Electrical safety


TJ Enthusiast
Original poster
Supporting Member
Nov 9, 2019
Southwest MI
Hey guys, I'm not seeing a thread dedicated to electrical safety. Correct me if I'm wrong. Otherwise post up!

The point of this thread is how to protect your equipment from damage, your Jeep from catching fire, and your passengers from injury.

I'll start.

  • Fuses are your friends. They blow instead of letting something catch on fire
  • Fuses need to be the wink link. So use the right size. Doubling a fuse rating will certainly keep the fuse from blowing, but only because you'll first let the magic black smoke out of something else instead
  • Use a heavier wire gauge than your fuses can handle. That way the fuse blows instead of melting your wiring
  • Fuse high. Meaning put your fuse on the +12v side of things so that when something shorts to ground the fuse cuts current instead of having a fire
  • Fuse close to the battery. That way you're protected against your circuit and its wiring
  • Flexible wire can rub on things and wear through the insulation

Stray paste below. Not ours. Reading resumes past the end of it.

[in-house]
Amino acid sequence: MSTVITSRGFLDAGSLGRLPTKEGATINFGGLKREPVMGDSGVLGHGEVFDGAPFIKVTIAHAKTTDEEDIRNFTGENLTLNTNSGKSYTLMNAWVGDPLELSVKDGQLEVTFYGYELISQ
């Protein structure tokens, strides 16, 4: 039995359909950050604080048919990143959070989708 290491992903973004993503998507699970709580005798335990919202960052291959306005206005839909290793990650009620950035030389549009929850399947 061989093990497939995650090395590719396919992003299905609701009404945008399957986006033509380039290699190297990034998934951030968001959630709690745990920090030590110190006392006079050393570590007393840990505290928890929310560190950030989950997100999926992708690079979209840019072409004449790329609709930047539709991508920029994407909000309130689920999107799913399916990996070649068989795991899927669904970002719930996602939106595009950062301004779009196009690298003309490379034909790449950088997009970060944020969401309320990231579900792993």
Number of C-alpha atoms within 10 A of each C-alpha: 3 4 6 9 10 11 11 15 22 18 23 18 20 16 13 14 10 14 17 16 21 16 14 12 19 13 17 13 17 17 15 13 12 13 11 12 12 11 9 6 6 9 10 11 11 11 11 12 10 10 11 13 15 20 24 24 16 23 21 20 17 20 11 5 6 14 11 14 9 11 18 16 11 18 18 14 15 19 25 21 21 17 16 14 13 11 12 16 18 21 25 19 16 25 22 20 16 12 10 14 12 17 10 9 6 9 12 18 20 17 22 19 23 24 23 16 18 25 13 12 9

• Stiff wire can break from metal fatigue/vibrations
  • Any wire (flexible or stiff) touching anything harder than its insulation will eventually wear through the insulation
  • Proper mounting will solve all three of those problems
  • Running a wire through a hole in your sheet metal? Use a grommet
  • Don't run wires where they'll interfere with normal operation such as people's hands and feet
  • Make it look professional. Not only for the looks but also because a tidy job usually means things are mounted well, insulated well, routed well, etc
I'll add in:
  • Butt connectors and heat shrink are your friend when crimped properly. Always tug your connections to make sure it's tight.
  • Butt connectors > solder. Especially for high vibration environments like a vehicle.
  • Like
Reactions: thomat65
Great advice. One thing I do is ALWAYS disconnect the battery before any doing any work. That way I can't create any new shortso_O
  • Like
Reactions: thomat65
Every circuit has a fuse, whether you put one in or not. Actual fuses just happen to be their safest, most cost effective, and least troublesome form.